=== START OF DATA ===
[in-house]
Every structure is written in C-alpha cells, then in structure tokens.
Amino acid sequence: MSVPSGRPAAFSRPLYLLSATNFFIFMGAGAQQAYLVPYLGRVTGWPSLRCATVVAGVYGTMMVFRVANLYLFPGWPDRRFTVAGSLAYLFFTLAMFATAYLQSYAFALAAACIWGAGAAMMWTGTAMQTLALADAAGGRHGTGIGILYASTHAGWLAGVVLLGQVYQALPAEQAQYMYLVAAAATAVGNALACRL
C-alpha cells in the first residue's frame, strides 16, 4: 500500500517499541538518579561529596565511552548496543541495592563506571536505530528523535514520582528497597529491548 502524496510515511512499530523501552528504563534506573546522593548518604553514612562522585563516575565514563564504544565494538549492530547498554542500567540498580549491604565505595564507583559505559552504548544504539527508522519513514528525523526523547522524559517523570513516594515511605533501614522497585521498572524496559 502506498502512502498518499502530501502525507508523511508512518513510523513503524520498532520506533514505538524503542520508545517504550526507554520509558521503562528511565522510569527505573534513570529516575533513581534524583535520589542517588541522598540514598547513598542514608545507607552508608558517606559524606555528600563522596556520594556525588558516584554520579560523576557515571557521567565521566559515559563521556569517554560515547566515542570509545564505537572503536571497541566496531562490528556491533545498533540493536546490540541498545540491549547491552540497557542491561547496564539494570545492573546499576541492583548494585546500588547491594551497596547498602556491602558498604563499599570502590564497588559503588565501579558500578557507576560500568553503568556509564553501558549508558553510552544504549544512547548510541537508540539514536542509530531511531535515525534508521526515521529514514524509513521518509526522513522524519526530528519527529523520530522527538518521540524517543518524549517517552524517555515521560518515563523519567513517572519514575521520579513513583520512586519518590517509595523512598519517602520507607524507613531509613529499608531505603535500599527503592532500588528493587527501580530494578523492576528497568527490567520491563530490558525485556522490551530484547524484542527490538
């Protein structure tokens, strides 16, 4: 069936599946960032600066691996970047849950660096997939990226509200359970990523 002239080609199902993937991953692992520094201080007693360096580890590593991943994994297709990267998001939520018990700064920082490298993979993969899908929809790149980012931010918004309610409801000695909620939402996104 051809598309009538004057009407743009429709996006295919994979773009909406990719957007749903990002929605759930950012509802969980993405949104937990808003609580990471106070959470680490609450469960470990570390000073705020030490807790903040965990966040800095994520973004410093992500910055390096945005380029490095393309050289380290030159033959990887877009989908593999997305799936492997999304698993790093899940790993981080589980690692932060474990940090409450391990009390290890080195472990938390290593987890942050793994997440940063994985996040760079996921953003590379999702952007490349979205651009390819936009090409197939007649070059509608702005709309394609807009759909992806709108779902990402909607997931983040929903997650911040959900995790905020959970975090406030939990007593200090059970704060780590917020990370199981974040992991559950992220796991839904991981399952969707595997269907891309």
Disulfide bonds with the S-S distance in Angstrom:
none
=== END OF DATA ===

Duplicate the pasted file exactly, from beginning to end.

[in-house]
Every structure is written in C-alpha cells, then in structure tokens.
Amino acid sequence: MSVPSGRPAAFSRPLYLLSATNFFIFMGAGAQQAYLVPYLGRVTGWPSLRCATVVAGVYGTMMVFRVANLYLFPGWPDRRFTVAGSLAYLFFTLAMFATAYLQSYAFALAAACIWGAGAAMMWTGTAMQTLALADAAGGRHGTGIGILYASTHAGWLAGVVLLGQVYQALPAEQAQYMYLVAAAATAVGNALACRL
C-alpha cells in the first residue's frame, strides 16, 4: 500500500517499541538518579561529596565511552548496543541495592563506571536505530528523535514520582528497597529491548 502524496510515511512499530523501552528504563534506573546522593548518604553514612562522585563516575565514563564504544565494538549492530547498554542500567540498580549491604565505595564507583559505559552504548544504539527508522519513514528525523526523547522524559517523570513516594515511605533501614522497585521498572524496559 502506498502512502498518499502530501502525507508523511508512518513510523513503524520498532520506533514505538524503542520508545517504550526507554520509558521503562528511565522510569527505573534513570529516575533513581534524583535520589542517588541522598540514598547513598542514608545507607552508608558517606559524606555528600563522596556520594556525588558516584554520579560523576557515571557521567565521566559515559563521556569517554560515547566515542570509545564505537572503536571497541566496531562490528556491533545498533540493536546490540541498545540491549547491552540497557542491561547496564539494570545492573546499576541492583548494585546500588547491594551497596547498602556491602558498604563499599570502590564497588559503588565501579558500578557507576560500568553503568556509564553501558549508558553510552544504549544512547548510541537508540539514536542509530531511531535515525534508521526515521529514514524509513521518509526522513522524519526530528519527529523520530522527538518521540524517543518524549517517552524517555515521560518515563523519567513517572519514575521520579513513583520512586519518590517509595523512598519517602520507607524507613531509613529499608531505603535500599527503592532500588528493587527501580530494578523492576528497568527490567520491563530490558525485556522490551530484547524484542527490538
């Protein structure tokens, strides 16, 4: 069936599946960032600066691996970047849950660096997939990226509200359970990523 002239080609199902993937991953692992520094201080007693360096580890590593991943994994297709990267998001939520018990700064920082490298993979993969899908929809790149980012931010918004309610409801000695909620939402996104 051809598309009538004057009407743009429709996006295919994979773009909406990719957007749903990002929605759930950012509802969980993405949104937990808003609580990471106070959470680490609450469960470990570390000073705020030490807790903040965990966040800095994520973004410093992500910055390096945005380029490095393309050289380290030159033959990887877009989908593999997305799936492997999304698993790093899940790993981080589980690692932060474990940090409450391990009390290890080195472990938390290593987890942050793994997440940063994985996040760079996921953003590379999702952007490349979205651009390819936009090409197939007649070059509608702005709309394609807009759909992806709108779902990402909607997931983040929903997650911040959900995790905020959970975090406030939990007593200090059970704060780590917020990370199981974040992991559950992220796991839904991981399952969707595997269907891309």
Disulfide bonds with the S-S distance in Angstrom:
none